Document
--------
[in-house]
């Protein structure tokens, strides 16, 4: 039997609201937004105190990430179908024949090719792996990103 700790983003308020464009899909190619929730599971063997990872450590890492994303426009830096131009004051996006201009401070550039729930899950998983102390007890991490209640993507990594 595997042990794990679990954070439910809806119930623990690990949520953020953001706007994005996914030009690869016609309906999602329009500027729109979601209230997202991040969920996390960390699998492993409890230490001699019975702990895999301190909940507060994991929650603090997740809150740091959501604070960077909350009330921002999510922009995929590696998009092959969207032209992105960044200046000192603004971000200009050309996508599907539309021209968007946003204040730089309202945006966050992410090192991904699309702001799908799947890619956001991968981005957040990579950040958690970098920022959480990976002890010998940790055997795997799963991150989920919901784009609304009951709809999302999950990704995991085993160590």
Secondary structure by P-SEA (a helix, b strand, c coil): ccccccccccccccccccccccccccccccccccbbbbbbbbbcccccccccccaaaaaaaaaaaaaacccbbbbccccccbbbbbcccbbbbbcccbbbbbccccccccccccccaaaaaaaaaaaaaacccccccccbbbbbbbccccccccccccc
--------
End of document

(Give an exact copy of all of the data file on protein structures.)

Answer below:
[in-house]
């Protein structure tokens, strides 16, 4: 039997609201937004105190990430179908024949090719792996990103 700790983003308020464009899909190619929730599971063997990872450590890492994303426009830096131009004051996006201009401070550039729930899950998983102390007890991490209640993507990594 595997042990794990679990954070439910809806119930623990690990949520953020953001706007994005996914030009690869016609309906999602329009500027729109979601209230997202991040969920996390960390699998492993409890230490001699019975702990895999301190909940507060994991929650603090997740809150740091959501604070960077909350009330921002999510922009995929590696998009092959969207032209992105960044200046000192603004971000200009050309996508599907539309021209968007946003204040730089309202945006966050992410090192991904699309702001799908799947890619956001991968981005957040990579950040958690970098920022959480990976002890010998940790055997795997799963991150989920919901784009609304009951709809999302999950990704995991085993160590």
Secondary structure by P-SEA (a helix, b strand, c coil): ccccccccccccccccccccccccccccccccccbbbbbbbbbcccccccccccaaaaaaaaaaaaaacccbbbbccccccbbbbbcccbbbbbcccbbbbbccccccccccccccaaaaaaaaaaaaaacccccccccbbbbbbbccccccccccccc